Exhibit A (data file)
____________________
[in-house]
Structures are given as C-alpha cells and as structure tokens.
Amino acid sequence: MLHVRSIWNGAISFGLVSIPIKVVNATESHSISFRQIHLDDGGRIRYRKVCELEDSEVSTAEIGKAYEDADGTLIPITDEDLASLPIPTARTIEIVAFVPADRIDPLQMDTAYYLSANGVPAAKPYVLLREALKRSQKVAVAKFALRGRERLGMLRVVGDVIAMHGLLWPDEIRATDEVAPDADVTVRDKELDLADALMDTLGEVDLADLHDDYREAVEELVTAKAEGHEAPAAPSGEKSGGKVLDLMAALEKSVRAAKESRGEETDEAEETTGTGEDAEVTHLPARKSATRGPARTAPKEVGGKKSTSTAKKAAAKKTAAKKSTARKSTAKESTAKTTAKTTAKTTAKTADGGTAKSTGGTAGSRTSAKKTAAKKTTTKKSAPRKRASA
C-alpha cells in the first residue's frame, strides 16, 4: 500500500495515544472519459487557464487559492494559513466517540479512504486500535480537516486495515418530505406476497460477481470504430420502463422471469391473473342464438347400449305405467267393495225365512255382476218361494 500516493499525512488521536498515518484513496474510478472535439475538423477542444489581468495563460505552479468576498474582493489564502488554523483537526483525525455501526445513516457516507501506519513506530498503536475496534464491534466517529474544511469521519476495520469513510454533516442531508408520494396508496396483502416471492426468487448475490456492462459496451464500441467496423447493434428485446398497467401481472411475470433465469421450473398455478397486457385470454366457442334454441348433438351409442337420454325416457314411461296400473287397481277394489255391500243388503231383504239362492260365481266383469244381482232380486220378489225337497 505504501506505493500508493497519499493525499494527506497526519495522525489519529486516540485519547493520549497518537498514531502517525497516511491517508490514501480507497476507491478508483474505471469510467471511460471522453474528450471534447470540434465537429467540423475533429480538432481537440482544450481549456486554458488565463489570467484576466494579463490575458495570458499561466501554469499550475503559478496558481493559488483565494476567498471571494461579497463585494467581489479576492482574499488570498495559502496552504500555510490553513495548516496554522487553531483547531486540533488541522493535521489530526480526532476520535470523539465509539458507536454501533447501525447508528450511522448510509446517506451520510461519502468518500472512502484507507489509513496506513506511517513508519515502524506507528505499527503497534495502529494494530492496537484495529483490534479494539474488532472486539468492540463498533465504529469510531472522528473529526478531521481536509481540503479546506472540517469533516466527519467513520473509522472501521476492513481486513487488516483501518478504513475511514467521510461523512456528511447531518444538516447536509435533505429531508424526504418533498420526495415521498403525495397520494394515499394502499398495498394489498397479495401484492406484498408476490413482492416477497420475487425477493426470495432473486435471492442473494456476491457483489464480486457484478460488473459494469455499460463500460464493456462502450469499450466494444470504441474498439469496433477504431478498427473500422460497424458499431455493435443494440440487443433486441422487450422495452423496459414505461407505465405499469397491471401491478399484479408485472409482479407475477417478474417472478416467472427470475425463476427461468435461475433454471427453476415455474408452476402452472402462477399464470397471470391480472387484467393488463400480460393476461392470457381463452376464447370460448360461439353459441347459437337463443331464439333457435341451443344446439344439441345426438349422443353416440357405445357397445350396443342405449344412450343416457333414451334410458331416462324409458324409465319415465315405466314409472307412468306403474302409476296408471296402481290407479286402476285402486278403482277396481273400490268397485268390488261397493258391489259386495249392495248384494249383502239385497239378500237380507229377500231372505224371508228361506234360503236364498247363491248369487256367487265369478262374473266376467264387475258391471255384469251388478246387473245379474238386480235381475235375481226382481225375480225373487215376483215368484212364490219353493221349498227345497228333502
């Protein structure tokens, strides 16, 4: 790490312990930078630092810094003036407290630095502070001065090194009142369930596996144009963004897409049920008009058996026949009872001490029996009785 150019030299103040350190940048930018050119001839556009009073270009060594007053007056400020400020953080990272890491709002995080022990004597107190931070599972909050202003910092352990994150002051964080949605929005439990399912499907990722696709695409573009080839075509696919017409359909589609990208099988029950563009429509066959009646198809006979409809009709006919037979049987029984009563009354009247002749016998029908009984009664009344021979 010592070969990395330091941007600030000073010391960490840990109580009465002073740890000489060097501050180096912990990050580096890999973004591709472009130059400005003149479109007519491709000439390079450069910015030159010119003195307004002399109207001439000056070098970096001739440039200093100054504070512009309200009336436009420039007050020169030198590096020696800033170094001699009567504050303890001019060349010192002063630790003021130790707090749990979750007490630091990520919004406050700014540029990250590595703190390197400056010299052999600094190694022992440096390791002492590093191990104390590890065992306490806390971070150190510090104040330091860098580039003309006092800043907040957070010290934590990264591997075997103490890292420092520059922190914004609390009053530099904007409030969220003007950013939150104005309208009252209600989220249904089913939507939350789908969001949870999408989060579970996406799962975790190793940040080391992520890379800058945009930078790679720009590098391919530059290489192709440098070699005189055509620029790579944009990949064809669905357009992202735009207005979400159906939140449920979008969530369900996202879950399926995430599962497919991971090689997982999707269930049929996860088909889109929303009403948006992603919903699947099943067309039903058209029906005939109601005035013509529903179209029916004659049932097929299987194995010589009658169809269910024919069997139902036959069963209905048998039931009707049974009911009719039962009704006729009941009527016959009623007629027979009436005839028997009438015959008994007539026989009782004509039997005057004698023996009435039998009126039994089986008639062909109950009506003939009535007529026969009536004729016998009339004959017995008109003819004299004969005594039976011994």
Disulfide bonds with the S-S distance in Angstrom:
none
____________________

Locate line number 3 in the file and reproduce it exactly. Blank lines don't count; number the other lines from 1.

Amino acid sequence: MLHVRSIWNGAISFGLVSIPIKVVNATESHSISFRQIHLDDGGRIRYRKVCELEDSEVSTAEIGKAYEDADGTLIPITDEDLASLPIPTARTIEIVAFVPADRIDPLQMDTAYYLSANGVPAAKPYVLLREALKRSQKVAVAKFALRGRERLGMLRVVGDVIAMHGLLWPDEIRATDEVAPDADVTVRDKELDLADALMDTLGEVDLADLHDDYREAVEELVTAKAEGHEAPAAPSGEKSGGKVLDLMAALEKSVRAAKESRGEETDEAEETTGTGEDAEVTHLPARKSATRGPARTAPKEVGGKKSTSTAKKAAAKKTAAKKSTARKSTAKESTAKTTAKTTAKTTAKTADGGTAKSTGGTAGSRTSAKKTAAKKTTTKKSAPRKRASA